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Against the Darkmaster Core Rules
Publisher: Open Ended Games, Inc.
by Marcus M. [Featured Reviewer]
Date Added: 03/08/2021 12:24:10

Against the Darkmaster is a new fantasy tabletop RPG, a retroclone of Rolemaster. I’ve not played Rolemaster before, so this review won’t be able to compare the two.

This tome is REALLY massive rulebook, containing character creation, rules mechanics, game mastery, bestiary, magic lists, and an adventure. There’s a lot to it, but it’s all contained there in a single book, and would be very easy to run an entire campaign all out of this one 563 page book. The book is much thicker than Zweihander, though fewer pages. The paper’s a lot thicker, so it all feels really durable.

The basic mechanics of Against the Darkmaster are pretty simple: A D100 percentile roll is used for all rolls (with a few exceptions using a D10). Your skills and attributes have values both negative and positive. You’ll roll your D100 and add or subtract the appropriate attribute, trying to meet or beat 100. The game has degrees of success and failure, so 75-99 will get you a partial success, while over 175 will give an outstanding success.

Character creation has a lot of different components to it. Players will choose their character’s Kin (race), Culture (which tells where you came from), Vocations (your class), Background (where you’ll choose to spend Background Points for different advantages), as well as Passions and Drives.

Combat works in phases. All characters declare their actions, then move into the actions. First spells prepared in the previous round go of, followed by instant spells. Then ranged weapons prepared the previous round are fired. Close combat then happens (longest to shortest weapons in order). Then ranged attacks that hadn’t gone off before are fired. Finally, all unprepared spells go off. I love the way this goes, allowing tactical preparation, and then watching a cascading effect take place as all of the actions play out.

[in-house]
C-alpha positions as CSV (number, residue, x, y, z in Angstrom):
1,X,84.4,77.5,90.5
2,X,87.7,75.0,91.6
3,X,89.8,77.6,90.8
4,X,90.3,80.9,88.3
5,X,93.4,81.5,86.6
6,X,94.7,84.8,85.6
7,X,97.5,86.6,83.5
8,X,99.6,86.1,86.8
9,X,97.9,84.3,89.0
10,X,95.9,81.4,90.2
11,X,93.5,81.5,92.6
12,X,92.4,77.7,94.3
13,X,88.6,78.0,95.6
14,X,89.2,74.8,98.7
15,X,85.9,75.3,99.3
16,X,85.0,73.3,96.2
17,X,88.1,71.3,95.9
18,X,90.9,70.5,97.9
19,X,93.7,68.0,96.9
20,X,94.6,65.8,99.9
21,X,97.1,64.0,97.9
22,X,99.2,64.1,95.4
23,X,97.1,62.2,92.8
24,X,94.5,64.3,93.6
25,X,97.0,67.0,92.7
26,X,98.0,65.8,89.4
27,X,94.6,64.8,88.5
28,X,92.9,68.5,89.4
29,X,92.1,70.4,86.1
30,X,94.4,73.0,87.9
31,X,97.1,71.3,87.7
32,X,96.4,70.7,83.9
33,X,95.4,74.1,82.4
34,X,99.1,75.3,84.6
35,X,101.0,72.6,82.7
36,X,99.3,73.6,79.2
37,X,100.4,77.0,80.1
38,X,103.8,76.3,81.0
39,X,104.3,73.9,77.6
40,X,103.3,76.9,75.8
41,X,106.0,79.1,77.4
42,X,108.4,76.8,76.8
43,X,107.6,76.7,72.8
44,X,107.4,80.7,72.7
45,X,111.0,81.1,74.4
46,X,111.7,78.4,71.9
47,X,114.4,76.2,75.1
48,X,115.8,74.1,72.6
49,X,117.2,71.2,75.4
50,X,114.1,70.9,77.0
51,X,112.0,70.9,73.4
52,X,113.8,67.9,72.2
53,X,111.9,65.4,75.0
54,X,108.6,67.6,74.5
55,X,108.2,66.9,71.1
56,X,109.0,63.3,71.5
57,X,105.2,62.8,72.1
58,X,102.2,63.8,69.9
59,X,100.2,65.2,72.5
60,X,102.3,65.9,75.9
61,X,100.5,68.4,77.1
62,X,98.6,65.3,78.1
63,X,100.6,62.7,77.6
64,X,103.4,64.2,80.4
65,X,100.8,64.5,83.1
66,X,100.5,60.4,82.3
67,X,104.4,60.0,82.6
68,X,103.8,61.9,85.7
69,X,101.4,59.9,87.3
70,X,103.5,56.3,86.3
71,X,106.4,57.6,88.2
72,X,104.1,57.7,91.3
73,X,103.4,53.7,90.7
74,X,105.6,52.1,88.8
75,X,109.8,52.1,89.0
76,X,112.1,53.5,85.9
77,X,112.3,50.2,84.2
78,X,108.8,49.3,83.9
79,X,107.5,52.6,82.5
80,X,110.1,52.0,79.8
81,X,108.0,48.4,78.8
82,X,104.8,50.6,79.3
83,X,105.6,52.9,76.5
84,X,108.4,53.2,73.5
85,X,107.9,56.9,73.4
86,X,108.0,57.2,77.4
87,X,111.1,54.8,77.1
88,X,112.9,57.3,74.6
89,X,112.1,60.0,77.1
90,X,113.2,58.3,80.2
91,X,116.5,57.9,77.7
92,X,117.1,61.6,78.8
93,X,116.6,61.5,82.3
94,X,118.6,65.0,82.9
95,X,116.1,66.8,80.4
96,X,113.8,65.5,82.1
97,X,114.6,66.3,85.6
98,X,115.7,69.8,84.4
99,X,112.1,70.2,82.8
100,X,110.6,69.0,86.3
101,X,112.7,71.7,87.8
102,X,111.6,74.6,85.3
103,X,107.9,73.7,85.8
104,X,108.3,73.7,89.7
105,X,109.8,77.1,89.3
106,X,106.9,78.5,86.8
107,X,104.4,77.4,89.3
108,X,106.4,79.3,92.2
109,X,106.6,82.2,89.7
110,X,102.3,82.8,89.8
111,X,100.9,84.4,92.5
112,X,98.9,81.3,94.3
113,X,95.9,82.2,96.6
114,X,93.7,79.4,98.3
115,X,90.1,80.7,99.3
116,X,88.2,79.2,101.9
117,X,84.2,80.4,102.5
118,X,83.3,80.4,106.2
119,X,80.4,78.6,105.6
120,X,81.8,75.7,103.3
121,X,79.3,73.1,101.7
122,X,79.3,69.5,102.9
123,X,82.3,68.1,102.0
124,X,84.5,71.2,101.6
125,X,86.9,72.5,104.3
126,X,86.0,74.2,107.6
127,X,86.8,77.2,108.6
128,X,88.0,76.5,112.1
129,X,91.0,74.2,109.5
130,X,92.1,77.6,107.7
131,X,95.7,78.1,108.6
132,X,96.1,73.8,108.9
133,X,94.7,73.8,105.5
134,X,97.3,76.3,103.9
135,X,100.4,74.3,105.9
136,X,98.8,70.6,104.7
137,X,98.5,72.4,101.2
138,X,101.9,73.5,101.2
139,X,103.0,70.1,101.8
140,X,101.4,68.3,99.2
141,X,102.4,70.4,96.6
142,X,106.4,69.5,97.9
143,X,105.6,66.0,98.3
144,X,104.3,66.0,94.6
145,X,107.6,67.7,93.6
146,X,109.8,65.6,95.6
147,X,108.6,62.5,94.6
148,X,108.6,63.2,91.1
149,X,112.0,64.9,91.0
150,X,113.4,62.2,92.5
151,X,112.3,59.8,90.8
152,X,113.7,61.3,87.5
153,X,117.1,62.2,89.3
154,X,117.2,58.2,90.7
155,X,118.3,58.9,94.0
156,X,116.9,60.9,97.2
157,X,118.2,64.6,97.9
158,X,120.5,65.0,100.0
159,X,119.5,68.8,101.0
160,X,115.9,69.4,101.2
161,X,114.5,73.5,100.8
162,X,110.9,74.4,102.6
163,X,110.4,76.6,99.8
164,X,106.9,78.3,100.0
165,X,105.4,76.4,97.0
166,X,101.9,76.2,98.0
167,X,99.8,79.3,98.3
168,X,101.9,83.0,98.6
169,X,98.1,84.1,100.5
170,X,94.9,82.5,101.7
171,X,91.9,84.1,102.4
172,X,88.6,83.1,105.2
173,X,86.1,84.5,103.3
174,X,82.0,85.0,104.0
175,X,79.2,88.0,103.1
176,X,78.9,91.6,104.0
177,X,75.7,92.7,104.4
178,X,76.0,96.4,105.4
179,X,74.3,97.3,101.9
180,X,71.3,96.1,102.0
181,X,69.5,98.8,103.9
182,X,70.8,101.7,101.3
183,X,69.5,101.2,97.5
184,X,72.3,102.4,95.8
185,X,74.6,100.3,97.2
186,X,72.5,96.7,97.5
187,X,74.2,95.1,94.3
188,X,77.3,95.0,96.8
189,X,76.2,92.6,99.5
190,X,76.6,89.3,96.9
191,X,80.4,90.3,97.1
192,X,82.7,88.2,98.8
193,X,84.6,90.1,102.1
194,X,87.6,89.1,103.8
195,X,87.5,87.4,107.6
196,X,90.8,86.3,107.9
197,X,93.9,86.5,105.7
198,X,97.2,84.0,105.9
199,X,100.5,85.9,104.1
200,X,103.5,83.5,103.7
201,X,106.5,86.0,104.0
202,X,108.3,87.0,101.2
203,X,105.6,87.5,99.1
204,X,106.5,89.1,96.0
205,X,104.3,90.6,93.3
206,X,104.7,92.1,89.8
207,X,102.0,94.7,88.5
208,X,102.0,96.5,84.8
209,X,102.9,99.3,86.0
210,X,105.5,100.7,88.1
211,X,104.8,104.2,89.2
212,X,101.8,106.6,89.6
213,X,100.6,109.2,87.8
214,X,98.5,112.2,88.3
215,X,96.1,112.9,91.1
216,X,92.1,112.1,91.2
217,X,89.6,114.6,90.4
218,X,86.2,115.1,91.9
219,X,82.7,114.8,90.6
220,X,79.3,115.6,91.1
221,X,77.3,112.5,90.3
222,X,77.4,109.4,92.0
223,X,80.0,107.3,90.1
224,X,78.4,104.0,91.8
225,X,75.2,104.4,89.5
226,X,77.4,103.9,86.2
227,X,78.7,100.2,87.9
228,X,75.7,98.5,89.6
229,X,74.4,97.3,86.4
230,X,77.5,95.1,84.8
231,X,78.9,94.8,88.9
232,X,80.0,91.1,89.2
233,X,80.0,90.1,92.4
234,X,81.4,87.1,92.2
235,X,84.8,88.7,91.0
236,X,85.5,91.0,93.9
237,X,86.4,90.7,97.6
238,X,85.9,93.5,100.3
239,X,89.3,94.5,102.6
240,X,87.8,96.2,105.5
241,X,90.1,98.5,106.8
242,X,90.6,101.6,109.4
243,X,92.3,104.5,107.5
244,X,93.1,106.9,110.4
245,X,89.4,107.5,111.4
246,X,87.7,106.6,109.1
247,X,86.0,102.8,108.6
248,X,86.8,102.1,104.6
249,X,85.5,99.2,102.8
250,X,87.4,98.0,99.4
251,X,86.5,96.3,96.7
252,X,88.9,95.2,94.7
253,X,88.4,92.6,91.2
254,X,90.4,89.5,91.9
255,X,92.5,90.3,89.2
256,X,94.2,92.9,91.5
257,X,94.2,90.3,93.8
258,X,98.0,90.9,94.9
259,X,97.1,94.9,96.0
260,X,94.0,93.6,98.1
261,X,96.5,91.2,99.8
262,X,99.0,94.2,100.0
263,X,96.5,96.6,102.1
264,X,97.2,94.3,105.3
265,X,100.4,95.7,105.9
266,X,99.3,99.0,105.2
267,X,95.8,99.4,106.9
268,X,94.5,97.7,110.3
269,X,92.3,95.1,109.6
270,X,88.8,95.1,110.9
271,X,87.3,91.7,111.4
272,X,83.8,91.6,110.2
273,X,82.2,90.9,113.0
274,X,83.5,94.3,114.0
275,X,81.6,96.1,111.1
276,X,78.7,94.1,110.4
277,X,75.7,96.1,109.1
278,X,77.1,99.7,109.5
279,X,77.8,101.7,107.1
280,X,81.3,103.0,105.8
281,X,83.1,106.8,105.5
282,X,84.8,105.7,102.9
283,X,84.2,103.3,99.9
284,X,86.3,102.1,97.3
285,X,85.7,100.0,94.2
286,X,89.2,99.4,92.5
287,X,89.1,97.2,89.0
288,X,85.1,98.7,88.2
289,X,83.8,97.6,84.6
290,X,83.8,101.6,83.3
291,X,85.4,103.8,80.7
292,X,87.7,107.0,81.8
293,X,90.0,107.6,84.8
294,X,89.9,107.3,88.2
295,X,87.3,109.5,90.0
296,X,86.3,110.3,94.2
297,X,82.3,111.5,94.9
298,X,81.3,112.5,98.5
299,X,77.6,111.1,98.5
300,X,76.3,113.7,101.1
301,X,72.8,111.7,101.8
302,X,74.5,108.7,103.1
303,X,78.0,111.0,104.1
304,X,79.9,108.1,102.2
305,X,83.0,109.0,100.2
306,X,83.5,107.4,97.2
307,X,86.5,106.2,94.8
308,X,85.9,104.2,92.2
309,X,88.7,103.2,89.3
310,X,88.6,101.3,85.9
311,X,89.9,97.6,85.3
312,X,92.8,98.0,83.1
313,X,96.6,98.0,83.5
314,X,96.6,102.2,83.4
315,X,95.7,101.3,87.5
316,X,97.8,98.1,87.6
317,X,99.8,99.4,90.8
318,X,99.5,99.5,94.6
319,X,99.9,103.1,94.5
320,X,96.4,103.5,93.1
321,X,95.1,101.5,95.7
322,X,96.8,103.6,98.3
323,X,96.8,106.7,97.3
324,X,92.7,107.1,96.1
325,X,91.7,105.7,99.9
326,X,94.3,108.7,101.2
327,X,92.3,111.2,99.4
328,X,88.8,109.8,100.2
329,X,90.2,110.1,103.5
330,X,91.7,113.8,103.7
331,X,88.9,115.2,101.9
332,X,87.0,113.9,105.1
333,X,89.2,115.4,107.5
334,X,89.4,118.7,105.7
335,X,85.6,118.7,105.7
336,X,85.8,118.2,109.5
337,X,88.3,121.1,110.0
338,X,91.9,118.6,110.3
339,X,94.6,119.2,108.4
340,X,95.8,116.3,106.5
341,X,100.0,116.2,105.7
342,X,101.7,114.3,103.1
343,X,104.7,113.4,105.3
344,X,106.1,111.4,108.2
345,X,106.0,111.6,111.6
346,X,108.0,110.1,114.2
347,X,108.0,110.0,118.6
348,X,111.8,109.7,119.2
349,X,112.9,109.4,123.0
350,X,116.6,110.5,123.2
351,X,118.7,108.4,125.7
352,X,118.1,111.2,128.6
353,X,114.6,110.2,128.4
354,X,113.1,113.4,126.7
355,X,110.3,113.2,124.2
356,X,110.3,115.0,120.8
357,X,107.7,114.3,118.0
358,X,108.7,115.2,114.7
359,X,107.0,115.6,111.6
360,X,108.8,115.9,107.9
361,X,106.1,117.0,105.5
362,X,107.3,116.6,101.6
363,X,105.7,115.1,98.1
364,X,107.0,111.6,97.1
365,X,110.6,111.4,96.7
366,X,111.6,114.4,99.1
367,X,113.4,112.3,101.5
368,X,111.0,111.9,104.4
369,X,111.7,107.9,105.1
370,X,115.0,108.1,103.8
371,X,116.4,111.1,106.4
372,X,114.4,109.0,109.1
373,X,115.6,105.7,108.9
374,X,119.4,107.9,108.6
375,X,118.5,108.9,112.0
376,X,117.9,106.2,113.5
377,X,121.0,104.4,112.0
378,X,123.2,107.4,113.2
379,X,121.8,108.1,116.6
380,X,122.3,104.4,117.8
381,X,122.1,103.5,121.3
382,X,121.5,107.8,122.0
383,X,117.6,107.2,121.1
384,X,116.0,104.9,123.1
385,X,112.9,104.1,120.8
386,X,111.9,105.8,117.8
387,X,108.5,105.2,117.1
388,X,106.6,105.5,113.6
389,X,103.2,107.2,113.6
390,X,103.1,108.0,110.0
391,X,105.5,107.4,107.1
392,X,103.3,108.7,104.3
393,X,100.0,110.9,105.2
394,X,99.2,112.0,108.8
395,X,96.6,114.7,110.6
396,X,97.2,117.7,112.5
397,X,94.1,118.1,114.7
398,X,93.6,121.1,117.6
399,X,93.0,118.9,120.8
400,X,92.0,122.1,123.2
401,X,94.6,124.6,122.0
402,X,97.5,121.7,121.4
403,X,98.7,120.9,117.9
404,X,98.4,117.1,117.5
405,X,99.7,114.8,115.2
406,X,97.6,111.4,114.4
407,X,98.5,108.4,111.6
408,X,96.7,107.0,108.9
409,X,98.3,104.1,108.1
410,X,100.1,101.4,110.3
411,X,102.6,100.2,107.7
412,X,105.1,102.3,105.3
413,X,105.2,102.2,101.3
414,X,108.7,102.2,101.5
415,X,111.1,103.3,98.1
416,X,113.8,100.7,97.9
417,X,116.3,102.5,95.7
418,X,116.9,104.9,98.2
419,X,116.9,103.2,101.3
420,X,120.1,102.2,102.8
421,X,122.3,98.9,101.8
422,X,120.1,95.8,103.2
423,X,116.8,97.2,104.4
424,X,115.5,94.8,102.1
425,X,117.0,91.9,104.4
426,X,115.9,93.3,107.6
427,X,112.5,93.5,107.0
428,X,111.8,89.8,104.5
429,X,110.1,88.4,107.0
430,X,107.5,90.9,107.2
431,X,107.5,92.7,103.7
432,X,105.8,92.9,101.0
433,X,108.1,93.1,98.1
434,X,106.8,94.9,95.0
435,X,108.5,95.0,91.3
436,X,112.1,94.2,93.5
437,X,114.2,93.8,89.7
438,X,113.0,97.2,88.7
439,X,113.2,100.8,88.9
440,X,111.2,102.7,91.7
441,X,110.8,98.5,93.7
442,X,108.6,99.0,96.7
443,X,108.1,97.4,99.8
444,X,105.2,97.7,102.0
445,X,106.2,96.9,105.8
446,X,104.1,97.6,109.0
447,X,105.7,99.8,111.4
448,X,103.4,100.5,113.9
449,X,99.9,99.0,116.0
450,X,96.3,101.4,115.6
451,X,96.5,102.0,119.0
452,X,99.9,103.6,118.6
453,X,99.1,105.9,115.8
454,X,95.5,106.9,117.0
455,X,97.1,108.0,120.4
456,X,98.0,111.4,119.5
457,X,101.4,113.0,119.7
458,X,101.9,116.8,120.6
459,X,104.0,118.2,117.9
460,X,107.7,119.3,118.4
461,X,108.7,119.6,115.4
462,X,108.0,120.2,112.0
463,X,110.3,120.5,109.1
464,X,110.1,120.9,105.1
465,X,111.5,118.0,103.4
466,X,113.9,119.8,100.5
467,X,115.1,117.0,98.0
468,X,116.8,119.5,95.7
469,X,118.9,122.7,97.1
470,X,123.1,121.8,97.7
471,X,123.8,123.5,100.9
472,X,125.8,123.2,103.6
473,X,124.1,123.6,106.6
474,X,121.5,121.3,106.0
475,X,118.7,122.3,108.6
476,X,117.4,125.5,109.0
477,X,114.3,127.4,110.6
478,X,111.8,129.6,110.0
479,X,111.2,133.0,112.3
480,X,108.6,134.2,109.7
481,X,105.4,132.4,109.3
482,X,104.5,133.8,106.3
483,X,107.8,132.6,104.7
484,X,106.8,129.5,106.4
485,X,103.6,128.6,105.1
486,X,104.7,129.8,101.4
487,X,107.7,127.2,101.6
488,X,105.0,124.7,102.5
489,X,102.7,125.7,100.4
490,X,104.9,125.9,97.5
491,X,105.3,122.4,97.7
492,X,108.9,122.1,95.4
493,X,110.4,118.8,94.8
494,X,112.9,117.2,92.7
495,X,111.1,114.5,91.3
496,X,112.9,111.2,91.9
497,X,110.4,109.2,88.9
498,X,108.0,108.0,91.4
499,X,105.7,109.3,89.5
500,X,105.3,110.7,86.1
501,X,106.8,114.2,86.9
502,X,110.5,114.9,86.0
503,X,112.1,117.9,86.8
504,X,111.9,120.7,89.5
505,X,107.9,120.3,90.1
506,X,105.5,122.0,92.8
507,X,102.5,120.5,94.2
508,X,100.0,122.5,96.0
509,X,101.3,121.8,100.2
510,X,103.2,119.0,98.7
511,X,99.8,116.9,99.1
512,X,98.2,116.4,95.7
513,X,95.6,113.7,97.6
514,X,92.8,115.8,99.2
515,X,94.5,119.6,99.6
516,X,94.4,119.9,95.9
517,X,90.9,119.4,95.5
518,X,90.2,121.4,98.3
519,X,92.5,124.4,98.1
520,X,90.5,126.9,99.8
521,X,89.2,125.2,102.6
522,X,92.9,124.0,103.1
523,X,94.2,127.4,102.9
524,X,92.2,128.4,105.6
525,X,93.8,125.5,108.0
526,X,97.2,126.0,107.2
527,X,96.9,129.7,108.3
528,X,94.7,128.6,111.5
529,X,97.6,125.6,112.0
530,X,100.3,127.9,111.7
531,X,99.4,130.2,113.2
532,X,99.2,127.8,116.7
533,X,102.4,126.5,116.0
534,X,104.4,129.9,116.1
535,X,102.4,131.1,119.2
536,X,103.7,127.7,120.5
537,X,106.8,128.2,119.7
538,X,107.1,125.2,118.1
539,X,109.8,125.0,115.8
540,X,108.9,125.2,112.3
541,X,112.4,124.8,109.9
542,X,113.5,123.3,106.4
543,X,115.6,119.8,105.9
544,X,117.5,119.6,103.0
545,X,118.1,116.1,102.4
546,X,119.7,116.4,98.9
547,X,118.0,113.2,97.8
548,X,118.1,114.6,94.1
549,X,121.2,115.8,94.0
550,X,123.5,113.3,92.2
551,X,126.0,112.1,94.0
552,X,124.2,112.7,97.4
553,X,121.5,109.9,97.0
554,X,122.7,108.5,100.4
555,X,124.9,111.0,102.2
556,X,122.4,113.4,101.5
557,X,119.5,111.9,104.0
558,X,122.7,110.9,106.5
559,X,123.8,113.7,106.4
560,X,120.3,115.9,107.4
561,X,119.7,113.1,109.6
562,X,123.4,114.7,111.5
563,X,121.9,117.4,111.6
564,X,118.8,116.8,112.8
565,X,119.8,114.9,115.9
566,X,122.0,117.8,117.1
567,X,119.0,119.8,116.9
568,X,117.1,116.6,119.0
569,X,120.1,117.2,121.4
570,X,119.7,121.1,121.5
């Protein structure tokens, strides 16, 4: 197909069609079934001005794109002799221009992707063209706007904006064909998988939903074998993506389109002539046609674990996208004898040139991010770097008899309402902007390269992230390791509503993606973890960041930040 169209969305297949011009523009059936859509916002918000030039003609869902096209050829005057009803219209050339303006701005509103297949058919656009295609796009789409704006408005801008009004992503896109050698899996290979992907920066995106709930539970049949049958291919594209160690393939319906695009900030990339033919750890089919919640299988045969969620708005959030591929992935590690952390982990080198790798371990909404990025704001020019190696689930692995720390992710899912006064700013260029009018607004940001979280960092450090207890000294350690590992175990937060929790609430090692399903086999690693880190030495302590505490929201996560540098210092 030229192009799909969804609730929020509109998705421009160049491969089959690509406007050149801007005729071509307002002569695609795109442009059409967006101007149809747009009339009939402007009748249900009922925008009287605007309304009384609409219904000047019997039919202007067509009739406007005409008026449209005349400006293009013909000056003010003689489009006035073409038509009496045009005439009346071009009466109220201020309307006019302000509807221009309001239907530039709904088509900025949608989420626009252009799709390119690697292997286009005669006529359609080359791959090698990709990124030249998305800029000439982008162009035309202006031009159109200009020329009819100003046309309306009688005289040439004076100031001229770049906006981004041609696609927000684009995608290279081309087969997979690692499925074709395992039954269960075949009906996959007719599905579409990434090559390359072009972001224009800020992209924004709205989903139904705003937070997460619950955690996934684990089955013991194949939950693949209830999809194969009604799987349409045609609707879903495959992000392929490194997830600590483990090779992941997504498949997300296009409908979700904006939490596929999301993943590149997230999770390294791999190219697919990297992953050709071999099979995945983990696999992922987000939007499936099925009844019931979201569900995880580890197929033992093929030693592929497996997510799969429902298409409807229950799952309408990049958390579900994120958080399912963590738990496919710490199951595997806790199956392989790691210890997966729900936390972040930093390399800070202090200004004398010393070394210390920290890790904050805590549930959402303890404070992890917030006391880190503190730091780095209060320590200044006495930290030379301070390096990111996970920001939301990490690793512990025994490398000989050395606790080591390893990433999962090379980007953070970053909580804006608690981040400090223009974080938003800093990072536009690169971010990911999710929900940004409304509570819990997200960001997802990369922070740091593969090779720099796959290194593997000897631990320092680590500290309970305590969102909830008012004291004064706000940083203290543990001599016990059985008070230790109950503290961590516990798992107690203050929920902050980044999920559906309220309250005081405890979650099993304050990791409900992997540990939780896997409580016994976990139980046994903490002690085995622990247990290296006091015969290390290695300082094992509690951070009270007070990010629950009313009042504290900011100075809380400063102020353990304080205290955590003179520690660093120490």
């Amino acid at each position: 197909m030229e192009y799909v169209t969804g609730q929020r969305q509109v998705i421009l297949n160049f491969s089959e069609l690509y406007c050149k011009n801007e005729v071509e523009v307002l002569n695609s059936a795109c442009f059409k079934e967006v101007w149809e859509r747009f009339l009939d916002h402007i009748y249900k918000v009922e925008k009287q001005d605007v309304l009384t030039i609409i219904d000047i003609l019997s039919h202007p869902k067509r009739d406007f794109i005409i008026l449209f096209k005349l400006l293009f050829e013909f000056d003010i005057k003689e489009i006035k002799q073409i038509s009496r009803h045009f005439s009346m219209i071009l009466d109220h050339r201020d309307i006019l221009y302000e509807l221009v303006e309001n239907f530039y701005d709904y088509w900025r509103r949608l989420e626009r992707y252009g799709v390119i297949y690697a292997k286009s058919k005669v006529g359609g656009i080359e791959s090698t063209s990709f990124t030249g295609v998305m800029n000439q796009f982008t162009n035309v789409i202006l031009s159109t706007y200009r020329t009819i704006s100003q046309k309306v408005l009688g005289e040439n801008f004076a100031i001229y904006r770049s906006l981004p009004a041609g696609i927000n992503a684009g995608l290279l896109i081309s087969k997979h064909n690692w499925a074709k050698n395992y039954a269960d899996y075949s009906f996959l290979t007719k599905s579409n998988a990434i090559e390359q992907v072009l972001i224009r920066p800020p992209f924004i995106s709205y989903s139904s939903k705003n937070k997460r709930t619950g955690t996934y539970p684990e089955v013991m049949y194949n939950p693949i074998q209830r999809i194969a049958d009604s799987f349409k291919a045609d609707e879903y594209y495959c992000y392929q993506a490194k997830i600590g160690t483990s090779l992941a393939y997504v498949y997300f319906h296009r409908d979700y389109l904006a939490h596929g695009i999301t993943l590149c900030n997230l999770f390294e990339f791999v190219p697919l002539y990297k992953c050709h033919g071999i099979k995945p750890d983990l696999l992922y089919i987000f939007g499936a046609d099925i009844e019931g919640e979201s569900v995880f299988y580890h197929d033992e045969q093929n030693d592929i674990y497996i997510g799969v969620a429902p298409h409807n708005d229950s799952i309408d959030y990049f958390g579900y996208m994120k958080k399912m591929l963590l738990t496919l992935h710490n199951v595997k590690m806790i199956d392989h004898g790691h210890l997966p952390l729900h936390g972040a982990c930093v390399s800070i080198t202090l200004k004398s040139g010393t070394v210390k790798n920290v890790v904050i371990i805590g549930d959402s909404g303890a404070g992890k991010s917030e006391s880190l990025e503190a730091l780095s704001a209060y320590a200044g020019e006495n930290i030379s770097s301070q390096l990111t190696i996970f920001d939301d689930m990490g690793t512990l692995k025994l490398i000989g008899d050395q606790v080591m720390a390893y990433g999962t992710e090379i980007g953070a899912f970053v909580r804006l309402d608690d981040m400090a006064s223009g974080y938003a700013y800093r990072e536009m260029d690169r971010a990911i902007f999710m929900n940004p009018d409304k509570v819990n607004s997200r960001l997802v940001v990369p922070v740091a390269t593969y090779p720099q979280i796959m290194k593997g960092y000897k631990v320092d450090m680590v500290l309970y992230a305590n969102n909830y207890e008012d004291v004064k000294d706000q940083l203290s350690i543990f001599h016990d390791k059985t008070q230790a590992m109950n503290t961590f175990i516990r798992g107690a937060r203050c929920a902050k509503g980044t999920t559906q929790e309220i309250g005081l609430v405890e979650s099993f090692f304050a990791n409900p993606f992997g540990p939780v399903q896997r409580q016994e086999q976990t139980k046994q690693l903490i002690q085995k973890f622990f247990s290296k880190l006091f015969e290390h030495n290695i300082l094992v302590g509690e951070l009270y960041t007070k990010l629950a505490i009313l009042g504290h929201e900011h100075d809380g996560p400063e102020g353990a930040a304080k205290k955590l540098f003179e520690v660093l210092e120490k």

Taking damage is very dangerous. Tables for each type of weapon determine the severity of damage, and how likely critical hits are. As you take damage, you’ll suffer penalties, which can lead to a death spiral. Luckily, your enemies are also under the same effect, so it balances out.

One of my favorite aspects of the game is the creation of The Darkmaster. There is a large section for creating your own Darkmaster. A series of D100 rolls determine the epithet of the powerful being, as well as the coveted artifact that is tied to them. The game master and players can work together to determine the Darkmaster’s origins, their goals and servants, and their powerful dark fortress. There’s also a great selection of premade Darkmasters with great backgrounds and info. Here, the pages are inverted, so the black pages actually stand out when the book is closed, which I like.

Magic is another cool aspect. There are a collection of Spell Lores. Each lore must be purchased separately as a skill, but each rank grants the next highest spell in the list as you weave more complex spells. For example, Communion: first gives you Question Animal, allowing you to summon and speak to creatures. Higher levels allow you to cast auguries, divine visions, and speaking with he dead.

The art throughout is REALLY solid, all in solid black and white, very evocative of the implied setting.

I really like this ruleset. I can see why people love Rolemaster and MERP. It’s has straightforward rules that’s a lot less complicated than it seems at first. I can’t wait to try out some one-shots soon to really run the system through its paces.

If you’re looking for a grim and brutal system, Against the Darkmaster is a solid contender.

Dice Monkey was sent a copy of Against the Darkmaster by Gamerati for review.



Rating:
[5 of 5 Stars!]
Against the Darkmaster Core Rules
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Wrath & Glory: Core Rules
Publisher: Cubicle 7 Entertainment Ltd.
by Marcus M. [Featured Reviewer]
Date Added: 06/06/2020 23:42:28

For 10,000 years, endless war has engulfed the galaxy. From the decimated ruin of Cadia to the war-ravaged battlefields of Armageddon, and from the Hive cities of Necromunda to the Aeldari craftworld Iyanden, a billion billion souls have been lost to the eternal conflict.